Is this a 21st century Citroen 2CV, is it genius, is it even a car?
The Citroen Ami is like no other car. And that’s partly because it isn’t quite a car. Technically it’s a Quadricycle – a four-wheeled vehicle with limitations on performance (it can’t exceed 28mph) and weight (it must be well under 500kg). In many European countries these can be driven without a driving licence; in France from just 14-years old. In the UK you need a scooter licence at minimum – so you’ve got to have passed your compulsory basic training.
Ami weighs 485kg – a little heavy for a petite Parisian mademoiselle – but très léger for an automobile that can transport two people and a roll-on suitcase, plus a bit of shopping, around town (a Quadricycle is not allowed on motorways and dual carriageways). But don’t go venturing further than 43 miles as that’s the all-electric Ami’s range.
Yep Ami is an EV and you can charge her up and have her ready to go in three hours from a home wall socket. This thing has a 5.5kWh lithium-ion battery and a 6kW motor which is the same power as 1904 Rover 8 (about 8bhp). To be fair that was also a two-seater weighing about 500kg.
Citroen has employed a steel spaceframe chassis and made Ami front-wheel drive. Built in Morocco, it’s less than two and half metres long and well under one and half metres wide, plus the body panels are made of plastic. And if you’re thinking the front and back look the same, give yourself a pat on the back, because they actually are. It’s just there’s headlights in one panel and taillights in the other.
This is done, quite simply, to keep the costs down – producing one panel instead of two different ones. Similarly, the doors on each side are exactly the same. Those of you blessed with acute spatial intelligence are about to point out that the hinges would have to be moved at the very least. Nope, they weren’t. Hence the driver gets a rear-hinged suicide-style door – which is actually a cool way to step out of this little runabout – and the passenger a conventionally hinged version.
A lower half window panel flips up to open the side windows (like the old Citroen 2CV) to pay for tolls and collect burgers at drive-thrus, and huge glass furnishes not just the front and back but the roof too – so much so, that visors are redundant and a hat and sunnies will be a must on bright sun-shiny days. Which will be everyday when you’re out with the amiable Ami.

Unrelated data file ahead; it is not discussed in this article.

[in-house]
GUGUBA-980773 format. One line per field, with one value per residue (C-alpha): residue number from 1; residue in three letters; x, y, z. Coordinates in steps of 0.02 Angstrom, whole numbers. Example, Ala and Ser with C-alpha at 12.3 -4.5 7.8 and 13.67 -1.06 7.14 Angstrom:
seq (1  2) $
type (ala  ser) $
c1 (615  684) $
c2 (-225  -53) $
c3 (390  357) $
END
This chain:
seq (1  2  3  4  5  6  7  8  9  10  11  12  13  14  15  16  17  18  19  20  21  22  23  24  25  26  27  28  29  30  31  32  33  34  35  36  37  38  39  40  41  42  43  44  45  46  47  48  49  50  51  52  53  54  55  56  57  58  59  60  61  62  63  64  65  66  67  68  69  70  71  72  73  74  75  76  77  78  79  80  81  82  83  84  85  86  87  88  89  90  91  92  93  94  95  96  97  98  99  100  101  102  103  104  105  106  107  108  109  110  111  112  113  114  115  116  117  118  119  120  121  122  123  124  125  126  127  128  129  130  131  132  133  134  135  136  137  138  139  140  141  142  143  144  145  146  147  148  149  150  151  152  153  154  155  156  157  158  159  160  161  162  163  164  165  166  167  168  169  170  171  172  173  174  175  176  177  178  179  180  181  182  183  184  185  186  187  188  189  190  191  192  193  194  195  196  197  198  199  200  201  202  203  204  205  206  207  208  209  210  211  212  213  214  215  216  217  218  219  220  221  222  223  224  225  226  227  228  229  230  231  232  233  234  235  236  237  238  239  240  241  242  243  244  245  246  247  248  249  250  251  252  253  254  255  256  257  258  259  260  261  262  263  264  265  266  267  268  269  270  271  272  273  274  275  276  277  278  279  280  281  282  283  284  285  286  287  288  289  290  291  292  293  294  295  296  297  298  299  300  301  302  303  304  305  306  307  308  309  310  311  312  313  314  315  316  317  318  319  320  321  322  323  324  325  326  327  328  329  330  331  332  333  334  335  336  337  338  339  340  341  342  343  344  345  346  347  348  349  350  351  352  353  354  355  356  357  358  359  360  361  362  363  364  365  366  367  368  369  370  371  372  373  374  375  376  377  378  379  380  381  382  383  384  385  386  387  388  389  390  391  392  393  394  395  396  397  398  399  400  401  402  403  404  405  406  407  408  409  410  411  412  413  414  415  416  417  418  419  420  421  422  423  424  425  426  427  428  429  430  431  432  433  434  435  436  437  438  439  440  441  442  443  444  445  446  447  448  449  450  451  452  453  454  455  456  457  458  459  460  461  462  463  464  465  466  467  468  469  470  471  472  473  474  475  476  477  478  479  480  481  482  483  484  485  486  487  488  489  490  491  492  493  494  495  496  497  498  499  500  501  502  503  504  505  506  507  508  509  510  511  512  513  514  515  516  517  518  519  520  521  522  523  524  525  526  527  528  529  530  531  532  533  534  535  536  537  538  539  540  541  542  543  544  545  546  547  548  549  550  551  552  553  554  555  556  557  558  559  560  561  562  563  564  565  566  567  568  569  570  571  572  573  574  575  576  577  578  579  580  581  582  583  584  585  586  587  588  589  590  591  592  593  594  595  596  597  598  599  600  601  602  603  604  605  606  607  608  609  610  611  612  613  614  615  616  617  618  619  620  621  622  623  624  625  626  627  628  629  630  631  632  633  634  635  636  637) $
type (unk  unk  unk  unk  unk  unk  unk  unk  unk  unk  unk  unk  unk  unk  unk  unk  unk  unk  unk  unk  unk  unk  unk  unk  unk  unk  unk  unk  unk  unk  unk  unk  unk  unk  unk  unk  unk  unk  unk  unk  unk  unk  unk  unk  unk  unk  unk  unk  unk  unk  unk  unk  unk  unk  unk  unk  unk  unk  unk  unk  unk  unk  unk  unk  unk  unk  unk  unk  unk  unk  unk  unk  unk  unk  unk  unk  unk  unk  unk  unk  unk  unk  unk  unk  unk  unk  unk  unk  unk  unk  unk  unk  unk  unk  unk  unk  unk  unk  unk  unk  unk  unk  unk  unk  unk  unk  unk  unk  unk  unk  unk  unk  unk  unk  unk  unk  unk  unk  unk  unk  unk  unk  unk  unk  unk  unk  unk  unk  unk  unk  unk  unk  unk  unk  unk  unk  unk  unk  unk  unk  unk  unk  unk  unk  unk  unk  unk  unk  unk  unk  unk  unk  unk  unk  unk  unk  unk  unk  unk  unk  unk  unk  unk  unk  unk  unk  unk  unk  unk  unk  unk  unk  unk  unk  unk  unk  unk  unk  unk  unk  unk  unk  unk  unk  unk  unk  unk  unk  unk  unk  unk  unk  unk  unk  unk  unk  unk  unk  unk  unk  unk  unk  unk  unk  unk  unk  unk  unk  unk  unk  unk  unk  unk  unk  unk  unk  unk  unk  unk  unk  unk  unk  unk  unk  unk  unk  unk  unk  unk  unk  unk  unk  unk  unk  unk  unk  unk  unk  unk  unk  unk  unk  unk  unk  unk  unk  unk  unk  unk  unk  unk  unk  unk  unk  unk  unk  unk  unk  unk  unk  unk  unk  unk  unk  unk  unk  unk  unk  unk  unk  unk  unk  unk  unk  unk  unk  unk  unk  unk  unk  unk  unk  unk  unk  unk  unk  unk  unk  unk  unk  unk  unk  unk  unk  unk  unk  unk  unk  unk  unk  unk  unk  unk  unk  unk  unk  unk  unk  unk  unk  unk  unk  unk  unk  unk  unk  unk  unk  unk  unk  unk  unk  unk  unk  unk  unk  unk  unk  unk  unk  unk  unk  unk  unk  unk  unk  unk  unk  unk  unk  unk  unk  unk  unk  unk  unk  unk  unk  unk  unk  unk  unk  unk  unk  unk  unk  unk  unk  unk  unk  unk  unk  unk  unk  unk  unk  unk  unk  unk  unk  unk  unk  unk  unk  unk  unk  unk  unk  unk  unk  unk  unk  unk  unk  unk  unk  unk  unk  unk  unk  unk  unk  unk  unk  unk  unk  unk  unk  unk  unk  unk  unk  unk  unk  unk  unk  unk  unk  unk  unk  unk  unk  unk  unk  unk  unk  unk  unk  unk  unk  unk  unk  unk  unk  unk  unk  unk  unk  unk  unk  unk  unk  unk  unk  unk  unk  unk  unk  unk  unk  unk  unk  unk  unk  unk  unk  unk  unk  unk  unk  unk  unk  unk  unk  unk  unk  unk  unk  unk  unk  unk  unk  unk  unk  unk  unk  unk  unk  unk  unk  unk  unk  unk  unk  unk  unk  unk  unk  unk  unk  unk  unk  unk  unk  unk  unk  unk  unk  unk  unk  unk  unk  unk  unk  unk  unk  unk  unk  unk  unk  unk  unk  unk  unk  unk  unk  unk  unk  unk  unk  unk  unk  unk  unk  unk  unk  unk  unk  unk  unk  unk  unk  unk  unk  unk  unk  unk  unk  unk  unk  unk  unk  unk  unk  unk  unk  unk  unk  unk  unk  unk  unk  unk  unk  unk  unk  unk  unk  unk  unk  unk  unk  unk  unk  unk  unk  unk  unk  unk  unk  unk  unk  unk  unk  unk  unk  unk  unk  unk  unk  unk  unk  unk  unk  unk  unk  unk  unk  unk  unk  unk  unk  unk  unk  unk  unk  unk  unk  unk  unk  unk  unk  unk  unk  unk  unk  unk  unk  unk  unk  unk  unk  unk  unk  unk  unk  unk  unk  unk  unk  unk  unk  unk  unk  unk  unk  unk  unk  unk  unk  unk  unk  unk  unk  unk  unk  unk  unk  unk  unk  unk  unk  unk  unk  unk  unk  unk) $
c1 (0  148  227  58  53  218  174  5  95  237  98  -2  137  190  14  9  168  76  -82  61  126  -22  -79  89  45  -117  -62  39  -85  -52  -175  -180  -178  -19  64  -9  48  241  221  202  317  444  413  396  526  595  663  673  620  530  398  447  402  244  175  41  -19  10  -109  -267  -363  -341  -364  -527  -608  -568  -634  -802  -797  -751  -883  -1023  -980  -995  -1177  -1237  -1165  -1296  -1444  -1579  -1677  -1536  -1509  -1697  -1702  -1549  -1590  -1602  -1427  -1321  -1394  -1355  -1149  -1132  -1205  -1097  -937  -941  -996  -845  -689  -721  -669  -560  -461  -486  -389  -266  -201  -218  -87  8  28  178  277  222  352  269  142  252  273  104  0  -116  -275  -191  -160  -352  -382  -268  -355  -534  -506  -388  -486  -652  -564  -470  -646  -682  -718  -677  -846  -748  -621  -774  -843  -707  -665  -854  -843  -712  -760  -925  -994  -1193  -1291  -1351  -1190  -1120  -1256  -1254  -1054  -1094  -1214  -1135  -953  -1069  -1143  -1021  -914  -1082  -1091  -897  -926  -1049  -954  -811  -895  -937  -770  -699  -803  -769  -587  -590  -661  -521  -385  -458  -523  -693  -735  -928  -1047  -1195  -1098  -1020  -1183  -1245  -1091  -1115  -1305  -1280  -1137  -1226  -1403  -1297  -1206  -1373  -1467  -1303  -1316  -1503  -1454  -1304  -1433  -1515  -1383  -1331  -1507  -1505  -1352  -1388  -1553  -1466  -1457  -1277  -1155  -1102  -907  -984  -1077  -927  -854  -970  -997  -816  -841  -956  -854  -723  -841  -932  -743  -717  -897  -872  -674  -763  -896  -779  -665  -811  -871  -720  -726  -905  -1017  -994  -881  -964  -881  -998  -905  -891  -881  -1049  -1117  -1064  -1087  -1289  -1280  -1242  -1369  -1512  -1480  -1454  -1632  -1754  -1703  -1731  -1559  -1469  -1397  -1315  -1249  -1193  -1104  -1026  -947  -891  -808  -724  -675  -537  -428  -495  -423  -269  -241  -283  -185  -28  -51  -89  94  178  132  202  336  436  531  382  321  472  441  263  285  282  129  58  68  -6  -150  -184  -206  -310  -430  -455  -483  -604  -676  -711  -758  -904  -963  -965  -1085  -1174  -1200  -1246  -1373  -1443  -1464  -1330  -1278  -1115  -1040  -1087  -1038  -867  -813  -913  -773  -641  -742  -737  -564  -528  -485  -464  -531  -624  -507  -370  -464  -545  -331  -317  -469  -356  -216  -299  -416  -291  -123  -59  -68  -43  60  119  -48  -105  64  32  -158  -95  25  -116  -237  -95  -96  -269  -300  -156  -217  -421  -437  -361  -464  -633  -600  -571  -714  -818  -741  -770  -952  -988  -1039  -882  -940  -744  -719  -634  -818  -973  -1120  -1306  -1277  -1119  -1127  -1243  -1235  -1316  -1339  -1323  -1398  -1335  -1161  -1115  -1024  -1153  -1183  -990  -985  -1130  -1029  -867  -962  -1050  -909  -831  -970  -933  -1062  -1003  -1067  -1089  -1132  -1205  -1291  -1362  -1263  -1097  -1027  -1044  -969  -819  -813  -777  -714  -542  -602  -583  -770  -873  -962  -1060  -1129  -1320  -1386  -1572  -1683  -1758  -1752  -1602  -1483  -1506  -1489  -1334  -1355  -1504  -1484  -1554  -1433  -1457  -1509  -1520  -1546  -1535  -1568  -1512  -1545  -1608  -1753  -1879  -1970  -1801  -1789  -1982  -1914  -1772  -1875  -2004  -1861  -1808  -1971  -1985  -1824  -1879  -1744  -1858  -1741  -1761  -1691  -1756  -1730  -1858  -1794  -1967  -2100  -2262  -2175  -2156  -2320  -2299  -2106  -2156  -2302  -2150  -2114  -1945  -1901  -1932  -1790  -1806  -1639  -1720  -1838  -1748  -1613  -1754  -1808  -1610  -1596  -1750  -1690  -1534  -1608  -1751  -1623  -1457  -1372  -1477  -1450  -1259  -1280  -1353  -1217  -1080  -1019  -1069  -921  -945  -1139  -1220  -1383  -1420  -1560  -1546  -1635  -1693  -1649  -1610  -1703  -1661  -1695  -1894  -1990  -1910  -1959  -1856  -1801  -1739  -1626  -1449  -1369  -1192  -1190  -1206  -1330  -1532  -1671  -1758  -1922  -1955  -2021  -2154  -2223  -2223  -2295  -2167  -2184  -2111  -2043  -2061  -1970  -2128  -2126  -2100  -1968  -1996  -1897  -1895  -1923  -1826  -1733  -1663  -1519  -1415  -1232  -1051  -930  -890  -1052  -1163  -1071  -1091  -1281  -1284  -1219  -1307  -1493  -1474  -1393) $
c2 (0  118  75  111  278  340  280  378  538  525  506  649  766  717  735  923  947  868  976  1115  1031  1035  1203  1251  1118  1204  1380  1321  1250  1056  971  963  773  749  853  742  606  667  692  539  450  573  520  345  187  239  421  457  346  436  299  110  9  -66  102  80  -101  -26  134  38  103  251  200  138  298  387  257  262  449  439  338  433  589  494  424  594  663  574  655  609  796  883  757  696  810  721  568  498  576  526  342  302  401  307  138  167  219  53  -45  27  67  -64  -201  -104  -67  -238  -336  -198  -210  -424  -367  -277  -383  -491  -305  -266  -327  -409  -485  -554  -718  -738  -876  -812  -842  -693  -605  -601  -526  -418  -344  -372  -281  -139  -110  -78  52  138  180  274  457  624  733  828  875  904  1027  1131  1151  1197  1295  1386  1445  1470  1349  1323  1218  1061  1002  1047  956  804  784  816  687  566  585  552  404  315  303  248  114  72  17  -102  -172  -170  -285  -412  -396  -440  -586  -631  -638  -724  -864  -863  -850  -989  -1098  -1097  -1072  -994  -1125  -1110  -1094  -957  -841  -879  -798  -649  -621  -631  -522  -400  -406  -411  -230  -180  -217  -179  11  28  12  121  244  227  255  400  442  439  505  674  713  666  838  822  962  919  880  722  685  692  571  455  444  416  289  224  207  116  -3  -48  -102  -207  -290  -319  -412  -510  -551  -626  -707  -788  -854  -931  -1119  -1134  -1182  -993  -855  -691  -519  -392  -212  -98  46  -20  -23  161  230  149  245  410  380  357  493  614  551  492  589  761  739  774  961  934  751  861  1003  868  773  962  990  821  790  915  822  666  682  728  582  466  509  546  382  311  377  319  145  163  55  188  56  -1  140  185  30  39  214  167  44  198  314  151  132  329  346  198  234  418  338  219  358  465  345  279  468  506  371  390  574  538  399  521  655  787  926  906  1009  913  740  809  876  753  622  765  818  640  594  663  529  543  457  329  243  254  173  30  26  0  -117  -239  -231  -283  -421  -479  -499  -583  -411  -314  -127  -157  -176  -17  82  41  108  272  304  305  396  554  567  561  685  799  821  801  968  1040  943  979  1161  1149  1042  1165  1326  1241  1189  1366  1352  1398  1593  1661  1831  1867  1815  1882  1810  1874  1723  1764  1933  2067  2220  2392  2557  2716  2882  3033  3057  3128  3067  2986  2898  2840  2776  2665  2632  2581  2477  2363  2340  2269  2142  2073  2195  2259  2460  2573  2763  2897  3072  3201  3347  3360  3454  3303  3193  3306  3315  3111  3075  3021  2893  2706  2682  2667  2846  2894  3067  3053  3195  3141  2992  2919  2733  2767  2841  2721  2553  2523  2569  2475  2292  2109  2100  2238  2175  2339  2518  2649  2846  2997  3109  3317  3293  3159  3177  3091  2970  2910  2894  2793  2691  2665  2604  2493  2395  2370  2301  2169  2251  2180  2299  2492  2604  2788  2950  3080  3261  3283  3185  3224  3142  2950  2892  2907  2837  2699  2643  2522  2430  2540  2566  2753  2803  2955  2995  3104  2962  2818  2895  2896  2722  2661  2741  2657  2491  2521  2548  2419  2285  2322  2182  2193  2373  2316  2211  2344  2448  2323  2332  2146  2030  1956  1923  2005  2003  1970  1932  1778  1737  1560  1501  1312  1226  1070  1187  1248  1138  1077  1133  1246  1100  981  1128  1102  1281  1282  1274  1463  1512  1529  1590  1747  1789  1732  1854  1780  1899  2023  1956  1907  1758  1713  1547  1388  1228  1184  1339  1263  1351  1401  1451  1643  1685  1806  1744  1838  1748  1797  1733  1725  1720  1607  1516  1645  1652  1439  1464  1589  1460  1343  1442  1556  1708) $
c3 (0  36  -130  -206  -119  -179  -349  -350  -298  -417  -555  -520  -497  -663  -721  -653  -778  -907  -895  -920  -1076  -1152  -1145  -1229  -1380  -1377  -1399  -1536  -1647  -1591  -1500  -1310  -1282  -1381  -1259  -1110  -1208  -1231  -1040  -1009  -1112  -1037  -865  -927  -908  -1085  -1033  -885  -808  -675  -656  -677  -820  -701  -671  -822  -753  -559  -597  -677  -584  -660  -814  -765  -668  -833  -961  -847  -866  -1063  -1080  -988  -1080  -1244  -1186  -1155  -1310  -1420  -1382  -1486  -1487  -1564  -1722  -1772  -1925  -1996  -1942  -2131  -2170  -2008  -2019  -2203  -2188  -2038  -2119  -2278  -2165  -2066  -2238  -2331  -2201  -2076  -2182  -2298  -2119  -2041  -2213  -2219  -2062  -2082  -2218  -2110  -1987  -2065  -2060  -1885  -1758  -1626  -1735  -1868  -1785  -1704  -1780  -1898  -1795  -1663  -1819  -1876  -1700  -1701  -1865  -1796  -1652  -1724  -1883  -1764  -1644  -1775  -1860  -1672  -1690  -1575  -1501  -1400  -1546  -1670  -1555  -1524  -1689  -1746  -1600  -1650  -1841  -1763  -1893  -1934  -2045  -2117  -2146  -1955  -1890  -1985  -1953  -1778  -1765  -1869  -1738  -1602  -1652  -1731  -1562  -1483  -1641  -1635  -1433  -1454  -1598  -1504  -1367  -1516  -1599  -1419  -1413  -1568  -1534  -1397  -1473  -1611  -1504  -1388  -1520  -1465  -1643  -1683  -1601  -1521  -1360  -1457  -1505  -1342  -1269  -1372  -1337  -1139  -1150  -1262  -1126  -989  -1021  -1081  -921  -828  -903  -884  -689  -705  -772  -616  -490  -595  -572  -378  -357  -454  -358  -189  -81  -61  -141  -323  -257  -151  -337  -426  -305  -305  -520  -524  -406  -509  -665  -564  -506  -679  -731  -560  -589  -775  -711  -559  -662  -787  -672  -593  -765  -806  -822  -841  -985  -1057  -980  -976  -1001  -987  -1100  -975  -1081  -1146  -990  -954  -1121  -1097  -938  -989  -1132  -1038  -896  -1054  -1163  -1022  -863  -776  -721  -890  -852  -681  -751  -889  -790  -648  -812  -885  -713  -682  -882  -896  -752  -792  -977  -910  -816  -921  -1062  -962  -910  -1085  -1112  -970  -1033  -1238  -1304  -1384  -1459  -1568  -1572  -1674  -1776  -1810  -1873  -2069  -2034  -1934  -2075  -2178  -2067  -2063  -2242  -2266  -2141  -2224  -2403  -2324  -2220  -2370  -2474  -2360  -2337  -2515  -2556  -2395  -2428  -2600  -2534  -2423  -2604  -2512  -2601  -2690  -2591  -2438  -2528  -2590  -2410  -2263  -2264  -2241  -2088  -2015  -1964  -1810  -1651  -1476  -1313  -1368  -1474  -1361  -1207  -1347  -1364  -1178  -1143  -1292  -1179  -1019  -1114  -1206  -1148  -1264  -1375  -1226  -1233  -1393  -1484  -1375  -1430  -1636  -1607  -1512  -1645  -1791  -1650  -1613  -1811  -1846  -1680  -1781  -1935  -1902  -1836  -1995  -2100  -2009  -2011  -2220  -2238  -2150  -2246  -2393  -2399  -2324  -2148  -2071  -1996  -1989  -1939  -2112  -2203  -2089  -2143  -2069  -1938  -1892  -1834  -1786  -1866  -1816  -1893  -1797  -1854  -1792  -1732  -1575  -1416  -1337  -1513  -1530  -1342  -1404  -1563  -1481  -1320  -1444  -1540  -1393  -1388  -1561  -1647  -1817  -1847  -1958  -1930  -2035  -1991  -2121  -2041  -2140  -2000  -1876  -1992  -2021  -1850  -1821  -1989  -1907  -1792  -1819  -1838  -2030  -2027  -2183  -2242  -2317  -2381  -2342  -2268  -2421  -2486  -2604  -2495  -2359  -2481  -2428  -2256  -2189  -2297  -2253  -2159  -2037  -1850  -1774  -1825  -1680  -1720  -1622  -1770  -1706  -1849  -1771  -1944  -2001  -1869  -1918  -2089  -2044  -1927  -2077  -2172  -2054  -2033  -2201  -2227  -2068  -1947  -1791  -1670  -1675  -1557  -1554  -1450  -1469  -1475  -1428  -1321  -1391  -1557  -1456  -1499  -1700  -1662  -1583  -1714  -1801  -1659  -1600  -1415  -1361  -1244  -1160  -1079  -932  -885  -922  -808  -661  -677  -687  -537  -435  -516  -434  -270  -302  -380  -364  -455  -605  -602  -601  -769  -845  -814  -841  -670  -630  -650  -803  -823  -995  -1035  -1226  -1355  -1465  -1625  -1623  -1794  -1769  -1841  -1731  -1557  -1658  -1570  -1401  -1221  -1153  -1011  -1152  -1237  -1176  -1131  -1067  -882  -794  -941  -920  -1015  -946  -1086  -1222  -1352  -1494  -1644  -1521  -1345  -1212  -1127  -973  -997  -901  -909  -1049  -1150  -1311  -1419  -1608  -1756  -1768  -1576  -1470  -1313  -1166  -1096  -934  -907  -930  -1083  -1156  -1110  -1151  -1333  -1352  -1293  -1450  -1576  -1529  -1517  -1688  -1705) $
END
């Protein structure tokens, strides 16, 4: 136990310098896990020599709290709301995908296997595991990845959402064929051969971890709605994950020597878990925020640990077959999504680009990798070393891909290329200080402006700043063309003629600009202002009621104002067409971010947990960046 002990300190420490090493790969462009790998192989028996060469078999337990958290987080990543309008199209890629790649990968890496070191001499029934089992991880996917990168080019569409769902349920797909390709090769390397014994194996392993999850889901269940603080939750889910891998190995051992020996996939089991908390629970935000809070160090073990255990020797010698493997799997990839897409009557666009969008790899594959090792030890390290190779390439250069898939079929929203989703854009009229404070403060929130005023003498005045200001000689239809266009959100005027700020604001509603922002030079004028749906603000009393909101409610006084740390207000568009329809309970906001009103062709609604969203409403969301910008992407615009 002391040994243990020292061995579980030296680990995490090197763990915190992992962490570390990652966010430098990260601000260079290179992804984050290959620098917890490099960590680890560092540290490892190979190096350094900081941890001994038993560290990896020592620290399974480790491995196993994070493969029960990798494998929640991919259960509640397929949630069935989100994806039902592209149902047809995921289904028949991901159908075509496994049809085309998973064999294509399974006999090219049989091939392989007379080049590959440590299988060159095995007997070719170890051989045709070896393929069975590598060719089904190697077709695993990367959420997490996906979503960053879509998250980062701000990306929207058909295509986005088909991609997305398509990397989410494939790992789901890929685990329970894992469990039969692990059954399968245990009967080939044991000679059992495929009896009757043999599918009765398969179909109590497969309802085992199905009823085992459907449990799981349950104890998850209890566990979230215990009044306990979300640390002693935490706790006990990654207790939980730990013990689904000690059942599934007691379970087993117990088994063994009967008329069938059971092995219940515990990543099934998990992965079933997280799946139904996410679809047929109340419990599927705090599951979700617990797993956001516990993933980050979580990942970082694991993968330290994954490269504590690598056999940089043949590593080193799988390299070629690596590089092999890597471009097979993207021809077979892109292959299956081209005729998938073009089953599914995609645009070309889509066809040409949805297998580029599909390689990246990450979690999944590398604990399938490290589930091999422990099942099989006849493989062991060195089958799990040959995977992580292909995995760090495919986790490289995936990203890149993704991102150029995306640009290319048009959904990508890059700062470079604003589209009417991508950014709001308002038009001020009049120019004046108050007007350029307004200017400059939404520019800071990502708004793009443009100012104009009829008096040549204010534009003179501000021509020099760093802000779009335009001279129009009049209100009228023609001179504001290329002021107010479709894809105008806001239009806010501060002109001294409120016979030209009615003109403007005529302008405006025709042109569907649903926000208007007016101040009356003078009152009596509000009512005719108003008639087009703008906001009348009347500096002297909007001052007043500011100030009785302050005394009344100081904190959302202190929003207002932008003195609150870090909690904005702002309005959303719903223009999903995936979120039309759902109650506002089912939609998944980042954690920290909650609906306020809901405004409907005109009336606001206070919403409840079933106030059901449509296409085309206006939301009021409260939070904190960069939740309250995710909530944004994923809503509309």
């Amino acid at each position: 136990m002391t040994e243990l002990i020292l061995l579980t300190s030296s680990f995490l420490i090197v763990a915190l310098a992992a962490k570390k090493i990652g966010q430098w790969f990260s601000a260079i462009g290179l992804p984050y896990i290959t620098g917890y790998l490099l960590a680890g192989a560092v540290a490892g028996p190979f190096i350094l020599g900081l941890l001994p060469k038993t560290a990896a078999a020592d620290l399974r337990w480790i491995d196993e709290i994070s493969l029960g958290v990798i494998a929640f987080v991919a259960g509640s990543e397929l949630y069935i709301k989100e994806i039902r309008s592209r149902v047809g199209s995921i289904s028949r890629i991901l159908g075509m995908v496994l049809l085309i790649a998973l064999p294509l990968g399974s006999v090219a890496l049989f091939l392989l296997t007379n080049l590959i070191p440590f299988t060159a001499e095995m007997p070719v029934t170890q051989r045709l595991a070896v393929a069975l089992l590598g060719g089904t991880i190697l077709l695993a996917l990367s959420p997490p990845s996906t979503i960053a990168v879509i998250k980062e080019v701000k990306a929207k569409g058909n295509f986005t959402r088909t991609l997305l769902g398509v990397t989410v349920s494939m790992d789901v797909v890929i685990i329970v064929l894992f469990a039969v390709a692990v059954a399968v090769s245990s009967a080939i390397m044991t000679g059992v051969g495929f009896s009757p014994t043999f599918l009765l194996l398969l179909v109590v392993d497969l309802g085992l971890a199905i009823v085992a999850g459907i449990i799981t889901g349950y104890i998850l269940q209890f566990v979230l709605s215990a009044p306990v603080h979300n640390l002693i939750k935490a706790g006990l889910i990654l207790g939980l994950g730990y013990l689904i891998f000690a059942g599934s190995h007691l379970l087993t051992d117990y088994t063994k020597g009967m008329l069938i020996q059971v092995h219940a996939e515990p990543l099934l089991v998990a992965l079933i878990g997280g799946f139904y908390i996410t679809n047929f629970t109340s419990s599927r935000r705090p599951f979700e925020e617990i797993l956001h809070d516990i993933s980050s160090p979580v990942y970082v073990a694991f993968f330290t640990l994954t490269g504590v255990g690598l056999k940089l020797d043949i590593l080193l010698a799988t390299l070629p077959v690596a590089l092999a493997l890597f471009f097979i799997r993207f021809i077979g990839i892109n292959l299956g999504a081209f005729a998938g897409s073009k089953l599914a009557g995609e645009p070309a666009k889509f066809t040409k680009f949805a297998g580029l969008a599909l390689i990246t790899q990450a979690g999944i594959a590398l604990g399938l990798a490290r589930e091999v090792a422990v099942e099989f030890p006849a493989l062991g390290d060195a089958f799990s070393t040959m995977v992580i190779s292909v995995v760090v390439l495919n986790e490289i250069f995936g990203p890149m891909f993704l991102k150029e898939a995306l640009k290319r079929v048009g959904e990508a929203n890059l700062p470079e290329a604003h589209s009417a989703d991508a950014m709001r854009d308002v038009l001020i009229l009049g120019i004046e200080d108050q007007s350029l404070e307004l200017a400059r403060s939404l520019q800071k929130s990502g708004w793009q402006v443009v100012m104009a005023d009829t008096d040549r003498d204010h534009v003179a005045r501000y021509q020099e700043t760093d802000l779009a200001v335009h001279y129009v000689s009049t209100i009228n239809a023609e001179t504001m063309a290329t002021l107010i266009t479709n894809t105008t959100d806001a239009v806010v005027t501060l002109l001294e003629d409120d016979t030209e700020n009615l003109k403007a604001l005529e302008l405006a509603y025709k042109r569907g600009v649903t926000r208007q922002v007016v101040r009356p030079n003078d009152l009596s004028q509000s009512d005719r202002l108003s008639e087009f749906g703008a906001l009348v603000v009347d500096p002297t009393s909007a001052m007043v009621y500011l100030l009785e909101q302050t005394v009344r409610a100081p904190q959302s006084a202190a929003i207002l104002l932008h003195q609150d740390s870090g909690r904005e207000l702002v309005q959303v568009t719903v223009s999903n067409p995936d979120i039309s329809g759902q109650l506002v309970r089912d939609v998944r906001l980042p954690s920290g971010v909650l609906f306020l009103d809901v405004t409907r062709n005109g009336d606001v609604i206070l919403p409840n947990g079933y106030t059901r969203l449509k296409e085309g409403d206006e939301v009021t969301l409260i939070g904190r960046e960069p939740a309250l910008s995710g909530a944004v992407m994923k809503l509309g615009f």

Inside it’s spartan, but straightforward – why have a stereo and sat-nav when a phone-holder will do? Why have a glove box when Lego-like configural dash trays and big bold bag hook will suffice? Why have a ‘Park’ mode for the push-button transmission (set into the driver’s seat base near the door) when an old-school handbrake does the job?
You see Ami is truly avant-garde and singularly focuses her cheeky charms on being the most delightful and appropriate city companion. Citroen calls her a ‘global 360 degrees solution for urban mobility’. She’s designed and built to do that one job, but that doesn’t mean she can’t be vivacious and charismatic. From demure grey to vibrant orange, she’s highly adaptable and always fabulous.
But putting aside her beguiling appeal, is she a fleeting affair with enticing insights into a new way of motoring, or is she a keeper? While currently not on-sale in the UK – they’re still umming and erring about whether to apply for her residency here – in France you can buy an Ami for 6000 Euros, long-term rent for about 20 Euros a month, or use one only when you need it on a car-sharing subscription service.
And if that doesn’t appeal to your logic, you heart will find it irresistible to fall for Ami once you take her for a drive. No power steering and 0-60 in – oh, sorry, yeah it can barely reach half that speed – all might lead you to assume a driving experience encapsulating dreary crudeness. In fact reasonably eager acceleration, steering that lightens on the go, agility that turns on Euro Cent, handling that holds on like a startled poodle scrambling away, and the general novelty of it all, will leave you laughing so hard you’ll drown out all the road-roar and cabin commotion.
Ami is chatty and bubbly, perhaps even bubbly and bouncy if the ride quality is being considered, but the whole is greater than the sum of the parts by a long way. Easy to drive, park, see out of; cheap to run; comfy to sit in, even for lanky six-foot plusers like me, and cosy for a couple; Ami is just eminently likeable, even lovable.
Suddenly, despite being an octane-gargling EV-sceptic, after a couple of miles with Ami, I start coming up with plausible justification to introduce her to friends and family (they’ll love her too of course).
If you live in cities and towns, do only very short journeys, and can keep Ami plugged in at home, she makes perfect sense. And for younger people, say university students living off campus, a subscription service would be ideal for those days when you don’t fancy the walk to lectures.
The wonderfully winsome Ami needs to move to the UK now. She’s fresh, radical and fun, and after what we’ve all been through, that’s just what we need to lift our spirits as we get out and about again.
Follow all my channels https://linktr.ee/browncarguy
If you enjoyed this review sponsor my content from as little as £2 per month at
Big Thanks to my Patrons
Mohamed Ali Humaid (https://www.instagram.com/mohamed_hd/)
Partha Srinivasan (https://www.parthans.com)
Tom Conway-Gordon (https://www.instagram.com/tconwaygordon/)
Isaac Bouchard (https://www.bespokeautos.com)
Reza Adil (https://www.Instagram.com/Alizarde.Cigars/)
Mohammed Qasim (https://www.wehms.com)
Saraj Abbasi (https://www.instagram.com/virtuosodesignlondon)
Marc Waddell (https://twitter.com/elocutus55)
Zaka Khogyani (https://zakkhogyaniphotography.com)